Nineteen Propositions

From Wikipedia, the free encyclopedia
Jump to: navigation, search
Title page of book containing the Nineteen Propositions and the response of King Charles to the Nineteen Propositions.

On the 1st of June 1642, the English Lords and Commons sent a list of proposals known as the Nineteen Propositions to King Charles I of England, in York at the time. In what resembled a list of demands, the Long Parliament effectively sought a larger share of power in governance of the kingdom. Among the MPs’ proposals was Parliamentary supervision of foreign policy and responsibility for the defense of the country, as well as making the King’s ministers accountable to Parliament.[1] Before the end of the month the King rejected the Propositions and in August the country descended into civil war.

Contents[edit]

The opening paragraph of the Nineteen Propositions introduces the document as a petition which Charles, in his “princely wisdom,” will be “pleased to grant.”[2] The propositions follow in nineteen numbered points:

1. Ministers serving on the King’s Privy Council must be approved by the House of Commons and the House of Lords.
2. Matters that concern the public must be debated in Parliament, not decided based upon the advice of private advisors.
3. That the Lord High Steward of England, Lord High Constable, Lord Chancellor, or Lord Keeper of the Great Seal, Lord Treasurer, Lord Privy Seal, Earl Marshall, Lord Admiral, Warden of the Cinque Ports, Chief Governor of Ireland, Chancellor of the Exchequer, Master of the Wards, Secretaries of State, two Chief Justices and Chief Baron, may always be chosen with the approbation of both Houses of Parliament; and in the intervals of Parliament, by assent of the major part of the Council, in such manner as is before expressed in the choice of councillor
4. Parliament shall approve those responsible for the education of the King’s children.
5. Parliament shall approve of the marriage of the King’s children to any person, from home or abroad.
6. Laws against Jesuits, Catholic priests, and Catholic recusants must be strictly enforced.
7. The vote of Catholic Lords shall be taken away, and the children of Catholics must receive a Protestant education.
8. A reformation of the Church government must be made.
9. The King will accept the ordering of the militia by the Lords and Commons.
10. Members of Parliament who have been put out of office during the present session must be allowed to return.
11. Councilors and judges must take an oath to maintain certain Parliamentary statutes.
12. All judges and officers approved of by Parliament shall hold their posts on condition of good behavior.
13. The justice of Parliament shall apply to all law-breakers, whether they are inside the country or have fled.
14. The King’s pardon must be granted, unless both houses of Parliament object.
15. Parliament must approve the King’s appointees for commanders of the forts and castles of the kingdom.
16. The unnecessary military attachment guarding the King must be discharged.
17. The Kingdom will formalize its alliance with the Protestant States of the United Provinces (the Dutch) in order to defend them against the Pope and his followers.
18. The King must clear the five members of the House of Commons, along with Lord Kimbolton, of any wrongdoing.
19. New peers of the House of Lords must be voted in by both Houses of Parliament.[2]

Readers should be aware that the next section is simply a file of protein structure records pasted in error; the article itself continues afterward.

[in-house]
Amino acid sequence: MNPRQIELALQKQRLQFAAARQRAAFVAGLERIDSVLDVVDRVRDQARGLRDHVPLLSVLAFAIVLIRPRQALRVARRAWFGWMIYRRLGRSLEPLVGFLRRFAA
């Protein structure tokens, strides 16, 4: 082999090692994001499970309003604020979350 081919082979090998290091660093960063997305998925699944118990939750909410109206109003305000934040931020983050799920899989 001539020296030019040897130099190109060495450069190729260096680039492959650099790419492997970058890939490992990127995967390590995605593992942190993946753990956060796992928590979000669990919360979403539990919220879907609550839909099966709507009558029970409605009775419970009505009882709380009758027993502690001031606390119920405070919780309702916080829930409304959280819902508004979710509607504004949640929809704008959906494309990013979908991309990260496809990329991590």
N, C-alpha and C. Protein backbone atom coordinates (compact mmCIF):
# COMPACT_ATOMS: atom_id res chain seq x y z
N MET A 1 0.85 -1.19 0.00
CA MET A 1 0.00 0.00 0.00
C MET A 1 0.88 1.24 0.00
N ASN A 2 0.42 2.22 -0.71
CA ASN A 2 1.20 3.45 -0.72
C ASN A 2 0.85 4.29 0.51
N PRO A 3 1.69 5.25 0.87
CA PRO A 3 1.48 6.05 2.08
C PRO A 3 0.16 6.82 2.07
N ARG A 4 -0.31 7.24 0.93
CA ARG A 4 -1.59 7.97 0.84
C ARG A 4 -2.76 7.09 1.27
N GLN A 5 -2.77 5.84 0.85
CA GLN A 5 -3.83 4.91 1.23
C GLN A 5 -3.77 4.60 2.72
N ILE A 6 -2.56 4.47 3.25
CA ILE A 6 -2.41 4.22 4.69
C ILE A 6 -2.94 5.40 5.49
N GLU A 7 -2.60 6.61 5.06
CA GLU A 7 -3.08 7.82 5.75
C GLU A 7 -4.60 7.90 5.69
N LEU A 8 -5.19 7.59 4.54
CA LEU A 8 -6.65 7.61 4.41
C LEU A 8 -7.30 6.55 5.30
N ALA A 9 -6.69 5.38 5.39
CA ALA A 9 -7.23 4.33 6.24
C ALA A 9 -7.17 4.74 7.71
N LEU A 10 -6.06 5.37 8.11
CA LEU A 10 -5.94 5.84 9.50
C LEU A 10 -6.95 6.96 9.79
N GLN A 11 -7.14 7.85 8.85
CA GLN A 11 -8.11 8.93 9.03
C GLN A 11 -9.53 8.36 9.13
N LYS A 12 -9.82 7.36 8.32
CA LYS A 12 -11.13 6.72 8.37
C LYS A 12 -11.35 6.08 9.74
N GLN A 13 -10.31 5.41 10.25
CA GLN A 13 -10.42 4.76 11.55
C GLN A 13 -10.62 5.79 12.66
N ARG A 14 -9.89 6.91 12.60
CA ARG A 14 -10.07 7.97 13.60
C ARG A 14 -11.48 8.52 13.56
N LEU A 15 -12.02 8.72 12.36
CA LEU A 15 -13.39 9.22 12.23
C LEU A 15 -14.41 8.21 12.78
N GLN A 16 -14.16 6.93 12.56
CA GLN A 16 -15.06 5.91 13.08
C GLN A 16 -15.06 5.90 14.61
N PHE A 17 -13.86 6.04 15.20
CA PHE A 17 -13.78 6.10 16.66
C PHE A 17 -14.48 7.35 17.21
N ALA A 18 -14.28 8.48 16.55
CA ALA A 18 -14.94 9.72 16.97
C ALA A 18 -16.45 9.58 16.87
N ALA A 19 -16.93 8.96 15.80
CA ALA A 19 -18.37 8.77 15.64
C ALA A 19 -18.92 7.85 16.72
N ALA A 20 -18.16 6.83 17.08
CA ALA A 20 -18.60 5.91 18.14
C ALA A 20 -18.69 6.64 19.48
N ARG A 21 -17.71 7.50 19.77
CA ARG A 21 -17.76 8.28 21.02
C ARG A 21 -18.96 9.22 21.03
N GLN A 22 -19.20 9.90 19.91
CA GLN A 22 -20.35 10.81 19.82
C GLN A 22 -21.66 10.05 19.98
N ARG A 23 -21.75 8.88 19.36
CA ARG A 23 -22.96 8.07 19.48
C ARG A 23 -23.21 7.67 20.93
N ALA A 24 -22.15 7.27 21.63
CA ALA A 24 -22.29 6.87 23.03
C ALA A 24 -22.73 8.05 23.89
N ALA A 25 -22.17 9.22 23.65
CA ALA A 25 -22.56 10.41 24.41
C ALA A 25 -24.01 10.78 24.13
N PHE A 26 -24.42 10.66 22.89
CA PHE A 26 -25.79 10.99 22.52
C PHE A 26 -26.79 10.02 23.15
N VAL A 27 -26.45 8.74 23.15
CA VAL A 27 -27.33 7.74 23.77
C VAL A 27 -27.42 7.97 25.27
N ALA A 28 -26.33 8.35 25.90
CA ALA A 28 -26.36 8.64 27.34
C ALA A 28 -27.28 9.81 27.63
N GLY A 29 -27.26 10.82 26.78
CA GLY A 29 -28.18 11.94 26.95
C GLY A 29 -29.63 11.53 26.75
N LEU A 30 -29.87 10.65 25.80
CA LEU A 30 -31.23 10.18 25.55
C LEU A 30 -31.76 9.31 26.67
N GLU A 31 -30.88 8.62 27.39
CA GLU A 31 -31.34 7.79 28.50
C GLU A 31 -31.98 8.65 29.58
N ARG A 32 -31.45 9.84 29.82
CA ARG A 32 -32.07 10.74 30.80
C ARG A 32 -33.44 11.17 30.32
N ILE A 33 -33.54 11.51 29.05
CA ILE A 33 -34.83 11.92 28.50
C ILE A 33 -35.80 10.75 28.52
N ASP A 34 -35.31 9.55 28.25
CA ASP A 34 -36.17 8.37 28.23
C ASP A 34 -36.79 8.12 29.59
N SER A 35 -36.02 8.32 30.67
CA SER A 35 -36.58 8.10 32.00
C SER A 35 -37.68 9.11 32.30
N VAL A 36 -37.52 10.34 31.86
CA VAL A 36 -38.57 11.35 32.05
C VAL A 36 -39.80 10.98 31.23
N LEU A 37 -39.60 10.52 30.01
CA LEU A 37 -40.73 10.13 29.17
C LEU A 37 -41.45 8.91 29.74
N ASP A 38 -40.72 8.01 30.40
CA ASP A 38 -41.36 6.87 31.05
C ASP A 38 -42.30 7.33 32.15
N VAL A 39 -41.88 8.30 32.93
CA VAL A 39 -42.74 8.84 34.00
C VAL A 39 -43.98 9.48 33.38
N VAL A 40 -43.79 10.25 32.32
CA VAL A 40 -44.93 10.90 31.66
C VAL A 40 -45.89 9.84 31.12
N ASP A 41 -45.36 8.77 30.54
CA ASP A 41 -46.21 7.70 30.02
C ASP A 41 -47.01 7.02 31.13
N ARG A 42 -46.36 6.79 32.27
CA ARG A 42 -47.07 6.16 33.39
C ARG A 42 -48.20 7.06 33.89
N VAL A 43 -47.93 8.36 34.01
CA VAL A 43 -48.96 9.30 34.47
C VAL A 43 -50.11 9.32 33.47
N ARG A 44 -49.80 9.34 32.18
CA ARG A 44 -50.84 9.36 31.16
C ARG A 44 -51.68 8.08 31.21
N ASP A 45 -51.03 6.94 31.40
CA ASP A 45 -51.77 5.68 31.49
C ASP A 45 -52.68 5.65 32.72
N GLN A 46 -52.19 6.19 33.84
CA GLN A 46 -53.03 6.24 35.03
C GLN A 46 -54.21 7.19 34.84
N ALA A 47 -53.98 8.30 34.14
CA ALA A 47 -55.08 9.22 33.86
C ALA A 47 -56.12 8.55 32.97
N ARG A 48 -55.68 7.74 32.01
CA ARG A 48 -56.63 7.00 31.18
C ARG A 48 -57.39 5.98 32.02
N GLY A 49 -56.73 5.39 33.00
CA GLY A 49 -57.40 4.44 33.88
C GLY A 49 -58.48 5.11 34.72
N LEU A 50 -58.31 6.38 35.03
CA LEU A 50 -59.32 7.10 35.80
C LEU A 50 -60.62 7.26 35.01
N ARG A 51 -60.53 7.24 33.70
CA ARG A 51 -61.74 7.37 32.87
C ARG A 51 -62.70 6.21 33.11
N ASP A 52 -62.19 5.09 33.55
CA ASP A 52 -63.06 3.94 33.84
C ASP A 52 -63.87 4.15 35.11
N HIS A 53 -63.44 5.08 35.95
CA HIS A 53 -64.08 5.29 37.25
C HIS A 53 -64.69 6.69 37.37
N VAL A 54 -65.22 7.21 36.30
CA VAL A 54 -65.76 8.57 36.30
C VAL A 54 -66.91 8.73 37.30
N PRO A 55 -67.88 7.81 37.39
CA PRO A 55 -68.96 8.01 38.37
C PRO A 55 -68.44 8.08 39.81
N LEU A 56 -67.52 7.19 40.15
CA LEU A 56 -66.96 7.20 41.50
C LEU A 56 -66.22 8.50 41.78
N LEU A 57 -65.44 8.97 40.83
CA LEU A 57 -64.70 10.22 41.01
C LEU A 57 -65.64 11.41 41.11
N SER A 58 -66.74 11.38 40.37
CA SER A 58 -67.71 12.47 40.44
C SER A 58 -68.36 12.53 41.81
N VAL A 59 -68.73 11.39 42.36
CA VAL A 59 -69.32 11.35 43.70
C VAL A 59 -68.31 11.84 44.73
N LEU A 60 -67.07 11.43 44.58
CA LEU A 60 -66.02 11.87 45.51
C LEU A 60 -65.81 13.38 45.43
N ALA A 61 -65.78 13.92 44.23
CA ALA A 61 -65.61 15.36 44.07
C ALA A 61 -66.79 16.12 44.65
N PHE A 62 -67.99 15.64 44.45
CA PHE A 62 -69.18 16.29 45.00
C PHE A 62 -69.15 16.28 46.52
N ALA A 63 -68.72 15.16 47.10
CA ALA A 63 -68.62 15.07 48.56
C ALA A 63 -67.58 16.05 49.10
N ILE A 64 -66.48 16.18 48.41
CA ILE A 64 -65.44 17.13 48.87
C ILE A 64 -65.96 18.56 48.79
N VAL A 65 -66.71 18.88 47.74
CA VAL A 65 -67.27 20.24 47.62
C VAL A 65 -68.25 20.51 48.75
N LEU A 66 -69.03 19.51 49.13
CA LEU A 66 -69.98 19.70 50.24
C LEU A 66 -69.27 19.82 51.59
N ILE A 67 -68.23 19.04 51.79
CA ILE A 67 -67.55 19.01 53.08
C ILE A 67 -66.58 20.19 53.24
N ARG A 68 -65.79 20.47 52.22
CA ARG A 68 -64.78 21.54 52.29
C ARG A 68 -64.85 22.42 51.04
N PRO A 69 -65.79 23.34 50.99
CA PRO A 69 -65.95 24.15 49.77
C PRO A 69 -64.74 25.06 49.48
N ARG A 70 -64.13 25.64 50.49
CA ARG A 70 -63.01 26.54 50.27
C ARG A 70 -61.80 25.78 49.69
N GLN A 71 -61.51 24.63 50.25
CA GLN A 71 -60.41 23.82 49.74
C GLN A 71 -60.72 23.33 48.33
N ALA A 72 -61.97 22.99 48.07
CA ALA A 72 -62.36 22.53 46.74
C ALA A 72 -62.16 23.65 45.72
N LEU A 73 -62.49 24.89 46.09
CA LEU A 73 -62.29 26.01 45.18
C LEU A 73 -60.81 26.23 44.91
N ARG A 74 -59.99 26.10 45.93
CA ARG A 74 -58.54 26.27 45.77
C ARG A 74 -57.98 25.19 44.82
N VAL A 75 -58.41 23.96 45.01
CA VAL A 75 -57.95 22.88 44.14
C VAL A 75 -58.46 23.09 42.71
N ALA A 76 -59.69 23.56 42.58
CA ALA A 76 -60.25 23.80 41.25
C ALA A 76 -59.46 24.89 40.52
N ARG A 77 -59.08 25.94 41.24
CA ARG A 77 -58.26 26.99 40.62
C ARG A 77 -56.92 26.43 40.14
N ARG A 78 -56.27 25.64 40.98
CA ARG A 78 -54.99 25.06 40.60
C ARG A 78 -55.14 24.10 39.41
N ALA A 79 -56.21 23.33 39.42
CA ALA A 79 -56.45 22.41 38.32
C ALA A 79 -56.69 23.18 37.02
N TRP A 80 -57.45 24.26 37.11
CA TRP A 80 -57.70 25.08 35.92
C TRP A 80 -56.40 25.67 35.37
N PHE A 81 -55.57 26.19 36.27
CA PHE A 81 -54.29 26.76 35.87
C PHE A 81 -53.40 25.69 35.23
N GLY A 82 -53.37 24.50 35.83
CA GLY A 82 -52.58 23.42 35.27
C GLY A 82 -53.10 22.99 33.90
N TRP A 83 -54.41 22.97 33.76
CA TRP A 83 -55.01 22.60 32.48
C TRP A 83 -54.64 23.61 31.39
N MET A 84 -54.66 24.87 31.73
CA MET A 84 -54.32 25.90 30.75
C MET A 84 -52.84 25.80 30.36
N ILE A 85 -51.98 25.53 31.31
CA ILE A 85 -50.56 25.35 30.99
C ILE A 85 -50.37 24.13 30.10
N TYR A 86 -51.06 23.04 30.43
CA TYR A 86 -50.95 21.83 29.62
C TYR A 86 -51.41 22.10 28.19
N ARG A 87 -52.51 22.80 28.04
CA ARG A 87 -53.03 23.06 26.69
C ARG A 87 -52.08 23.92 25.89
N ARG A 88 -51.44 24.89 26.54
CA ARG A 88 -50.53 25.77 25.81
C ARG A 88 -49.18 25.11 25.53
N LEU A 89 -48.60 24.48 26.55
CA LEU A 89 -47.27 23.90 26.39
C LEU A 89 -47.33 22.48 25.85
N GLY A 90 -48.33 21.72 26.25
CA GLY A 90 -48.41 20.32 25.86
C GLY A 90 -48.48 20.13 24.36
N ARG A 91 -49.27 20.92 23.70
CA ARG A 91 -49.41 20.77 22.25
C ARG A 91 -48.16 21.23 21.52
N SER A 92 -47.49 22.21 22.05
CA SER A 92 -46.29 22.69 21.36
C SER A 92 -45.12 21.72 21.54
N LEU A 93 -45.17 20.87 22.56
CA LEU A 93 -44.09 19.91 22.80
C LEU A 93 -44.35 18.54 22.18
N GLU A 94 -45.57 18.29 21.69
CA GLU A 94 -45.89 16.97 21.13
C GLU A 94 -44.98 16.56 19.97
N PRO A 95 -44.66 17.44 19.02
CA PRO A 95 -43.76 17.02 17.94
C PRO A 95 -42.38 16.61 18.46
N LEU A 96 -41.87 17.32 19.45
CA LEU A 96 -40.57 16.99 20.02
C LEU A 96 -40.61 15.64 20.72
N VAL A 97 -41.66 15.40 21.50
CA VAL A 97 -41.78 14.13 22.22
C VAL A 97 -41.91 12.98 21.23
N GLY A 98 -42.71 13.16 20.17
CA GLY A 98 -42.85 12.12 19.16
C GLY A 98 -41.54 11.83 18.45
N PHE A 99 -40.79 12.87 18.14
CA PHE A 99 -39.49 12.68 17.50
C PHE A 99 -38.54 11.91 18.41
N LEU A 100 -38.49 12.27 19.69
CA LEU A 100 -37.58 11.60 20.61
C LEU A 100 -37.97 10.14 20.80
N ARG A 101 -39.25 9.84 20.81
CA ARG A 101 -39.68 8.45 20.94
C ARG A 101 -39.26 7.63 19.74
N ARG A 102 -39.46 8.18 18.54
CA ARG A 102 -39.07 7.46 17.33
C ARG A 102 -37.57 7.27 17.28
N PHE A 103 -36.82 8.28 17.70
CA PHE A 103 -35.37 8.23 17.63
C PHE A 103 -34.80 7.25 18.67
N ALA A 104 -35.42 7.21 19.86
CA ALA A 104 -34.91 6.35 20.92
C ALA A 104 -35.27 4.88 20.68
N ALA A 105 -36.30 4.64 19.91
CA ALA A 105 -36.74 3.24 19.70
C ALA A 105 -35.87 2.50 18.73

It concluded "And these our humble desires being granted by your Majesty, we shall forthwith apply ourselves to regulate your present revenue in such sort as may be for your best advantage; and likewise to settle such an ordinary and constant increase of it, as shall be sufficient to support your royal dignity in honour and plenty, beyond the proportion of any former grants of the subjects of this kingdom to your Majesty's royal predecessors."[3]

King’s response[edit]

Charles rejected the document in his Answer to the Nineteen Propositions.

  1. He said that Parliament already held enough power, and to cede it any more would breach the historical balance of power between the commons, lords, and king.
  2. These represent democracy, aristocracy, and monarchy respectively.
  3. Charles held that this mixed government was perfect: “The experience and wisdom of your Ancestors hath so moulded this [government] out of a mixture of these [monarchy, aristocracy, and democracy], as to give to this Kingdom… the conveniences of all three, without the inconveniences of any one…”
  4. Each of these ‘three Estates’ kept the other in check.

Charles’ Answer to the Nineteen Propositions was delivered to the Long Parliament on June 21 1642, and it was ordered that it be displayed in the churches of England and Wales. At least six editions were also published.[4]

Aftermath[edit]

When examined in the context of longstanding tense relations between British monarchy and Parliament, The Nineteen Propositions can be seen as the turning point between attempted conciliation between the King and Parliament and war.

In August 1642 the government split into two factions: the Cavaliers (Royalists) and the Roundheads (Parliamentarians), the latter of which would emerge victorious with Oliver Cromwell as its leader. The idea of mixed government and the three Estates, popularized by Charles’s Answer to the Nineteen Propositions, remained dominant until the 19th Century.[4]

References[edit]

  1. ^ Plant, David The Nineteen Propositions, British Civil Wars & Commonwealth website, Retrieved 3 March 2010
  2. ^ a b Text of the Nineteen Propositions (Wikisource) 53. The Nineteen Propositions sent by the two Houses of Parliament to the King at York]
  3. ^ Sources and Debates in English History
  4. ^ a b Weston, Corinne Comstock. "English Constitutional Doctrines from the Fifteenth Century to the Seventeenth: II. The Theory of Mixed Monarchy under Charles I and after" The English Historical Review, Vol. 75, No. 296 (Jul., 1960), pp. 426-443